Watch closely as the impatient PMN begin their journey. They could move slowly, cell by cell, just as we did coming down this far, but they prefer to use chemical machetes to cut their way through the healthy tissue to quickly reach the bacteria. Some of the cytokines they produce include collagenase, prostaglandin, and interleukin, among others. Release of these substances by the PMN destroys healthy connective tissue in order to allow the white blood cells to move quickly to the site of bacteria. If the immune system is healthy, this destruction is a small price to pay for effectively controlling the bacteria in the sulcus. A healthy immune system is able to keep the tissue destruction and tissue repair in balance.
Stay out of the way of the PMN and watch what happens behind them. The glue that holds the cells together is also destroyed, wreaking havoc with the active transport system. Remember when you studied the Krebs Cycle in biochemistry? Ever wonder why that was important to our work, or did you just file it away as interesting, yet useless, information?
Here's where it comes in. In a nutshell, oxygen molecules travel from the blood vessels in the connective tissue, through the active transport system to cells in the area, and out to the epithelial cells. Oxygen is used in the process of glycolysis to produce energy for the cells. As you look around, floating now in big spaces between the cells, you see the oxygen molecules are having a difficult time traveling cell to cell, due to breakdown of the active transport system. The epithelial cells lining the sulcus are not going to get the needed oxygen, and will go into oxygen debt, producing far fewer adenosine triphosphates of energy. We'll soon see granulation tissue in the sulcus — immature epithelial cells.
As we follow the PMN to the sulcus, we see they are not effective in controlling the bacteria, but they really are trying hard. They use their chemical machetes, destroying healthy connective tissue, but they aren't very effective at phagocytosis when they reach the bacteria. They cause connective tissue destruction, but don't effectively get rid of the bacteria. Since they aren't effective, the signal keeps ringing out to the immune system to send more troops. Look back toward the blood vessels in the connective tissue and you will see a steady stream of PMN coming, destroying connective tissue; yet despite their numbers, they are not effectively controlling the bacteria. We're looking at a neutrophil defect — do you recognize it?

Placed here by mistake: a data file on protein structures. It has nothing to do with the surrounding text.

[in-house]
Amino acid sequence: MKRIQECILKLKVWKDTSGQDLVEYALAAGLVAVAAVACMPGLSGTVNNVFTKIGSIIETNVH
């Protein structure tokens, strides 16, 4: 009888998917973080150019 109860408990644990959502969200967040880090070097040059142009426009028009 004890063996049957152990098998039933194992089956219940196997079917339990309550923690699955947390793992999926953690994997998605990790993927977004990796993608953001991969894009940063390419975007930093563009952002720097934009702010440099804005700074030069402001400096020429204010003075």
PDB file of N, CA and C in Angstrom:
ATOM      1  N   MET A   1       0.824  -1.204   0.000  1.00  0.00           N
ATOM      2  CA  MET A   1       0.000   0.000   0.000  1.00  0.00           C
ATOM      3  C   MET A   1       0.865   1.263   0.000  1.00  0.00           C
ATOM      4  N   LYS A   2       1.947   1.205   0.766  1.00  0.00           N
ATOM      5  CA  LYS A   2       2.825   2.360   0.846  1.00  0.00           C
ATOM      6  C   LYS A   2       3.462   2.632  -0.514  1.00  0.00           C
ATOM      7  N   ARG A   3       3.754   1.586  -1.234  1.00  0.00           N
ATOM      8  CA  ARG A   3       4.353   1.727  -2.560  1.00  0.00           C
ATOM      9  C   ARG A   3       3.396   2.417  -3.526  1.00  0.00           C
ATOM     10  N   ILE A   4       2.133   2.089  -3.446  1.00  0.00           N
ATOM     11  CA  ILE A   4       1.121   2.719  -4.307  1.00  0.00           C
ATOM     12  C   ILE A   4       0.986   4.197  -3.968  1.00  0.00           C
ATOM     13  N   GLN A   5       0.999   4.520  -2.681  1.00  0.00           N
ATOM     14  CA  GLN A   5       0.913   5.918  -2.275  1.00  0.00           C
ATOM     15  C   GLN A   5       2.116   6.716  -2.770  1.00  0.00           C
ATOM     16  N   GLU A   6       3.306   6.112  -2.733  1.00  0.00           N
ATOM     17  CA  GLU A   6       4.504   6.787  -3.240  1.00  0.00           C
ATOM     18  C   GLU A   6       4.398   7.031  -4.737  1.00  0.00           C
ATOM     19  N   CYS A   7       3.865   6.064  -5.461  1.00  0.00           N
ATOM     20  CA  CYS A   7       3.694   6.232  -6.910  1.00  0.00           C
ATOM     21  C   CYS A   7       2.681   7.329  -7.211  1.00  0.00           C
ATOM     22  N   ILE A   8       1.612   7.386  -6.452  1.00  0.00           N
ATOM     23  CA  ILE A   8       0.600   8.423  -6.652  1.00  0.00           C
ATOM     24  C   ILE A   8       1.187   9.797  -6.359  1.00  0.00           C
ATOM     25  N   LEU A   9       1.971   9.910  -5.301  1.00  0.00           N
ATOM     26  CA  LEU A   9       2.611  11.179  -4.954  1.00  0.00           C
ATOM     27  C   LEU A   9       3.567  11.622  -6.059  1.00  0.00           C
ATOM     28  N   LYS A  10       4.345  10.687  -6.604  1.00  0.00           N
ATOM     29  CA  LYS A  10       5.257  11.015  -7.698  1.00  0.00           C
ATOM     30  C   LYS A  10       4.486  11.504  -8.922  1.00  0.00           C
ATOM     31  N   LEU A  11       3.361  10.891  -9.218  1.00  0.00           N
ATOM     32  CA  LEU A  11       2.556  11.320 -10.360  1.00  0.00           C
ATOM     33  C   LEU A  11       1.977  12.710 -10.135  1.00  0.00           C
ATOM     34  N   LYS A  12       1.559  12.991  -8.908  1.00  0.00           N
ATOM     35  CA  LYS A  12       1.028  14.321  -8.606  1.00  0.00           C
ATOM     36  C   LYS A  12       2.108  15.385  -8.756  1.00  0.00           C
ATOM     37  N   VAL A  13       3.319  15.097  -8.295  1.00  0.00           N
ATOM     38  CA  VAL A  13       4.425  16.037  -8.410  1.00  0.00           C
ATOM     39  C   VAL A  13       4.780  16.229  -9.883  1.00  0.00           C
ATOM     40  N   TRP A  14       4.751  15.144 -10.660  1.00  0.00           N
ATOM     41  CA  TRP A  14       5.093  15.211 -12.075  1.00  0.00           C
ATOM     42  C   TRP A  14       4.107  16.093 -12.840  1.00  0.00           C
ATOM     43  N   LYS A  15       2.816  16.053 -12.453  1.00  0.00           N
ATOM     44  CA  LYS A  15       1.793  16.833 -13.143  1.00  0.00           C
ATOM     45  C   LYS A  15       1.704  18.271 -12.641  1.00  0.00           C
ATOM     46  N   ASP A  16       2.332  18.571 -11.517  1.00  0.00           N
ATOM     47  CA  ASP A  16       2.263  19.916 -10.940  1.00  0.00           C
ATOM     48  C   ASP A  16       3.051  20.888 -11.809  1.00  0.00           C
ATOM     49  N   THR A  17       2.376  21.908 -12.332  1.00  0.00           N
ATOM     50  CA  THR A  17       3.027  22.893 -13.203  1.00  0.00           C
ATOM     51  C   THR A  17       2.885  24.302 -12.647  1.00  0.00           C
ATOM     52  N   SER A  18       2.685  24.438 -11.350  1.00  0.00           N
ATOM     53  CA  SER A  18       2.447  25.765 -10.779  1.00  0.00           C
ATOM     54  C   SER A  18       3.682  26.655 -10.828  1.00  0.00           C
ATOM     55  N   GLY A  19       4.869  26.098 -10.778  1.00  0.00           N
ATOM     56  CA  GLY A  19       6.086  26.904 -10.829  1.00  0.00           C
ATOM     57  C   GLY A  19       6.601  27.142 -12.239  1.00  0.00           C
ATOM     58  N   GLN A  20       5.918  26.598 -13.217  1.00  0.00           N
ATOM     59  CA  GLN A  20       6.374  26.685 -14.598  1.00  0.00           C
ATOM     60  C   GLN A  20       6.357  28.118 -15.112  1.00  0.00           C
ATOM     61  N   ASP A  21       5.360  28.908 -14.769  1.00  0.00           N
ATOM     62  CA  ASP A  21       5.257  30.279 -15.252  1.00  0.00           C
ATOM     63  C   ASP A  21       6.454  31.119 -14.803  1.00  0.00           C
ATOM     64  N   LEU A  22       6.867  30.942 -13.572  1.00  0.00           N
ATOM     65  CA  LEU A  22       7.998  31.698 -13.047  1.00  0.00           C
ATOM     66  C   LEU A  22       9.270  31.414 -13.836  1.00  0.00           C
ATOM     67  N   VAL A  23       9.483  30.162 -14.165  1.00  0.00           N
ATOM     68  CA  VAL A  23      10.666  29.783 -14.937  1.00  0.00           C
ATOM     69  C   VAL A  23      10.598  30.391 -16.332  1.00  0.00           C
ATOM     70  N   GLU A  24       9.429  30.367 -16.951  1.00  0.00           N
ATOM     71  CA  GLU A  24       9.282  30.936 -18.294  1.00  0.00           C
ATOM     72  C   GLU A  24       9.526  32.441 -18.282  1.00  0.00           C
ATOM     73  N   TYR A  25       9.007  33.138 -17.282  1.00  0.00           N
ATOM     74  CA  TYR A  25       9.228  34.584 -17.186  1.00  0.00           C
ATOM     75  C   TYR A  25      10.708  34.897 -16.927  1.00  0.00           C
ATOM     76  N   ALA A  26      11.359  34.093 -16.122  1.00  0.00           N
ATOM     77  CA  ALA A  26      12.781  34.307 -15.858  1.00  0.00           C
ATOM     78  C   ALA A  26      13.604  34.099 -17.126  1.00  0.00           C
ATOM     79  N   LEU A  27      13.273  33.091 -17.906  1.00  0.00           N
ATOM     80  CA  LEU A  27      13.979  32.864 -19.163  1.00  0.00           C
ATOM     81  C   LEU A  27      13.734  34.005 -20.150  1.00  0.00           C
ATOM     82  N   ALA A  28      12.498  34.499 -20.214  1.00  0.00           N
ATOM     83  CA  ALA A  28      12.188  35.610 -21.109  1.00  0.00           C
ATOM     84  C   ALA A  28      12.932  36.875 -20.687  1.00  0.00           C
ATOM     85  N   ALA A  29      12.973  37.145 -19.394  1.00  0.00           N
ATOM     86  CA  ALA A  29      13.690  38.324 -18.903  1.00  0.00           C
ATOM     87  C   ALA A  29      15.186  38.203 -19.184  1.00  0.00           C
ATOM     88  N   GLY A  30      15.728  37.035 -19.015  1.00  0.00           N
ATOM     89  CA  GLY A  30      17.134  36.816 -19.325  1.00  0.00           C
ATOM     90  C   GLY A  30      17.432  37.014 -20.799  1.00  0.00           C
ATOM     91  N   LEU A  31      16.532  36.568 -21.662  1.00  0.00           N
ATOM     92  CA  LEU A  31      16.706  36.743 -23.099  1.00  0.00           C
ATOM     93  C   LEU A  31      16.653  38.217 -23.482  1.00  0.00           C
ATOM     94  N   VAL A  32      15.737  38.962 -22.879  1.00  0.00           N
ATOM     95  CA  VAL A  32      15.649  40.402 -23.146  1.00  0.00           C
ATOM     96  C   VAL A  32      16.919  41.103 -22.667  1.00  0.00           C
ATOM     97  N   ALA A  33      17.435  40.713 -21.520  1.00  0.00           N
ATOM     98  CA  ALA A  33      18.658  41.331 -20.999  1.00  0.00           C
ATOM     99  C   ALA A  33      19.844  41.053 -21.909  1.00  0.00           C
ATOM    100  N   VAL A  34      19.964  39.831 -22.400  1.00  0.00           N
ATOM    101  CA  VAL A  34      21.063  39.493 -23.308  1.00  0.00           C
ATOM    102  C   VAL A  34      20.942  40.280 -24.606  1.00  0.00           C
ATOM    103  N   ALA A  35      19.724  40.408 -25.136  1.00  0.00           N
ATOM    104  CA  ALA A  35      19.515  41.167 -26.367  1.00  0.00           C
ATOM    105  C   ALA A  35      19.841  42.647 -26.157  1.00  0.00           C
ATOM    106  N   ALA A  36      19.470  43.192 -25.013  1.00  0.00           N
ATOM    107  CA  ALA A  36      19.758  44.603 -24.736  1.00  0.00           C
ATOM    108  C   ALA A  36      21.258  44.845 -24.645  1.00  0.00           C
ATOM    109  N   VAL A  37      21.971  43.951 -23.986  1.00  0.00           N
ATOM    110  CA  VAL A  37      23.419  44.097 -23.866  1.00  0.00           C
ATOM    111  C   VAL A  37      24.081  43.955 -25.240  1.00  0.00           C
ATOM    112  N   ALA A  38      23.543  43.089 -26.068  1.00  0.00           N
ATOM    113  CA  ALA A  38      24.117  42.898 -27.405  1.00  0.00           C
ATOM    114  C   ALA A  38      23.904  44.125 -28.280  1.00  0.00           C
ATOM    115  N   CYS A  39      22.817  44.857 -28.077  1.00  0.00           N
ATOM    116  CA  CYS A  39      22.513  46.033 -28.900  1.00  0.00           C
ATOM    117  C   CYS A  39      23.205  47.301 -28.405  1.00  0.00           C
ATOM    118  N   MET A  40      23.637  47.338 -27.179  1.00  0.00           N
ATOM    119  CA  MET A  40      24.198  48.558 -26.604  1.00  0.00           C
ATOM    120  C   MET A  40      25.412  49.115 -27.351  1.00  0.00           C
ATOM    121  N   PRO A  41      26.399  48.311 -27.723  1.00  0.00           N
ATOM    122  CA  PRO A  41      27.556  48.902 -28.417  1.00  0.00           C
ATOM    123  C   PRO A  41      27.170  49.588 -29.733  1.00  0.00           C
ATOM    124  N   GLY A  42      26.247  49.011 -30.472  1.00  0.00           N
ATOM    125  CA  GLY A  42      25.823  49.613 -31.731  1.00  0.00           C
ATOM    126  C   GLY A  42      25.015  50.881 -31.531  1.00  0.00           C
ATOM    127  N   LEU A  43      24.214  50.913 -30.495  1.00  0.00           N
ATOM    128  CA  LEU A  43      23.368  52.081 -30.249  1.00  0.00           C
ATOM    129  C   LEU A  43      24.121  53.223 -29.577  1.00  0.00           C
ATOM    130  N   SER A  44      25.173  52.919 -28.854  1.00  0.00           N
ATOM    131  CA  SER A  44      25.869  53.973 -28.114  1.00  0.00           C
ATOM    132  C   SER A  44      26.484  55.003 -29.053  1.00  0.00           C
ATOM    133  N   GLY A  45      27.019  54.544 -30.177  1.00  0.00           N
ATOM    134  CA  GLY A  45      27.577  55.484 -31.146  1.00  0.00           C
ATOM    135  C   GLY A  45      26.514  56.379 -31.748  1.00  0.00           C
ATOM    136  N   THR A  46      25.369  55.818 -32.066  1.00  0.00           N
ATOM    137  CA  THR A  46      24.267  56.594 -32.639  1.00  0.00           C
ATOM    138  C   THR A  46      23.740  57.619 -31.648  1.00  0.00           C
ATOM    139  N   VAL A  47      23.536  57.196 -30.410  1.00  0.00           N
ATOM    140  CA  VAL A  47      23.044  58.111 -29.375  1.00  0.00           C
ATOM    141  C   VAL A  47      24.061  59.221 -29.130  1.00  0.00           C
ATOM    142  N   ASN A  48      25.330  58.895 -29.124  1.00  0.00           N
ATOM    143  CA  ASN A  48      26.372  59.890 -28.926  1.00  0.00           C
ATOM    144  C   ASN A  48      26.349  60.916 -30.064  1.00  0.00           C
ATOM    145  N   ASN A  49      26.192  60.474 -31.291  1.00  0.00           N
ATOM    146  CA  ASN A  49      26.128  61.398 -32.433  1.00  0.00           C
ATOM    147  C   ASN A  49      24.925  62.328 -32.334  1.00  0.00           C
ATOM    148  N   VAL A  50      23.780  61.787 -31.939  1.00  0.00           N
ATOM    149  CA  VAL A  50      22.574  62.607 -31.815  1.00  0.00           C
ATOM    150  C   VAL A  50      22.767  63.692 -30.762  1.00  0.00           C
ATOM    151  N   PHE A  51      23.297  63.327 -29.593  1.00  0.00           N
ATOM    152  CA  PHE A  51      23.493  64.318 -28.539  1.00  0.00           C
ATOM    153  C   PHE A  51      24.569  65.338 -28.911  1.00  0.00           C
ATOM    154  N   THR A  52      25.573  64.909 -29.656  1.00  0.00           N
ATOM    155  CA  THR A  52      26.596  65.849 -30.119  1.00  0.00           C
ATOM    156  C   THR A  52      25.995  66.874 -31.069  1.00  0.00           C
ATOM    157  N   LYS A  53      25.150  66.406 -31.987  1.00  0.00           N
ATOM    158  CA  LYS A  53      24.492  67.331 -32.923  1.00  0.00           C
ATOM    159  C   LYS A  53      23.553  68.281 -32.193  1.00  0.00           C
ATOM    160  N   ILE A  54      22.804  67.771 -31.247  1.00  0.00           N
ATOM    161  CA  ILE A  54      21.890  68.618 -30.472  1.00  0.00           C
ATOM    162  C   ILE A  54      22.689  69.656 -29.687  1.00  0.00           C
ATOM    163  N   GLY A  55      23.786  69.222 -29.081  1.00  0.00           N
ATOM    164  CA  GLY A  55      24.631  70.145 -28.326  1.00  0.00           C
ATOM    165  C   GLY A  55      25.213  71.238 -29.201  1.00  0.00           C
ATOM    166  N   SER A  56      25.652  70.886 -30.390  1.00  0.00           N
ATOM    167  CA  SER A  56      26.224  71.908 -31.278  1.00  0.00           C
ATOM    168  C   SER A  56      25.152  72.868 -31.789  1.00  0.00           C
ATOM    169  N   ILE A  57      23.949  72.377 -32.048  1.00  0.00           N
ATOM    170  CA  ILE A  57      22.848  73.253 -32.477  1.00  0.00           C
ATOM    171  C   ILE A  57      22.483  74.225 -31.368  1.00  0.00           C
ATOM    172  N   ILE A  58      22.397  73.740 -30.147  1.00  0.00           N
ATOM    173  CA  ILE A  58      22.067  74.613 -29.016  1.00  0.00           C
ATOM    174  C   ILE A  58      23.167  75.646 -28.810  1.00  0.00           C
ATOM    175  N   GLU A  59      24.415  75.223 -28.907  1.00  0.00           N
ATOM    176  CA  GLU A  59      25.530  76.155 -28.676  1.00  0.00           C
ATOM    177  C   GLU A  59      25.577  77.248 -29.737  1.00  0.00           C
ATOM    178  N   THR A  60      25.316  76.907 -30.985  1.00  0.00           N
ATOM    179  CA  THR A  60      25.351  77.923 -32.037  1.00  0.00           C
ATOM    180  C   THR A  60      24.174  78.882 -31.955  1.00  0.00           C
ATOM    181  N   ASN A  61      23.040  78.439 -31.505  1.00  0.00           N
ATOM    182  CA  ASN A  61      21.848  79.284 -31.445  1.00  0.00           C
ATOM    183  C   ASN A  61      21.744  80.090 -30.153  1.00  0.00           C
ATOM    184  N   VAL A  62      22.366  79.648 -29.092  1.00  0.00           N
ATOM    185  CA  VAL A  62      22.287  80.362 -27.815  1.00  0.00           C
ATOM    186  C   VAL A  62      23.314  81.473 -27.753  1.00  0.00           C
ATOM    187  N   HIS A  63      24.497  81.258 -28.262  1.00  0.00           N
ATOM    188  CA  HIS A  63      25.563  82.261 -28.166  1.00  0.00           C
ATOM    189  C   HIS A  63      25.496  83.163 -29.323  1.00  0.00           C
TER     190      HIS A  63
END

This person also appears to have the genetic factor that allows PMN to produce three times the normal amount of collagenase — the chemical machete. That explains why we see lots more destruction of the connective tissue, but no effective defense against the bacteria. The perio infection appears out of proportion to the amount of plaque in this case.
Have you seen enough? It's time to reverse the shrinking and write up our report on this detective work. We've been blaming the bacteria, but it's really the immune system. We've begun to answer the question of why some people have more disease than do others.
Trisha E. O'Hehir, RDH, BS, is a senior consulting editor of RDH. She is also an international speaker, author, instrument designer, inventor, and oral health detective. Her Web sites are www.perioreports.com and www.toothpastesecret.com. She can be reached at (800) 374-4290 or at [email protected].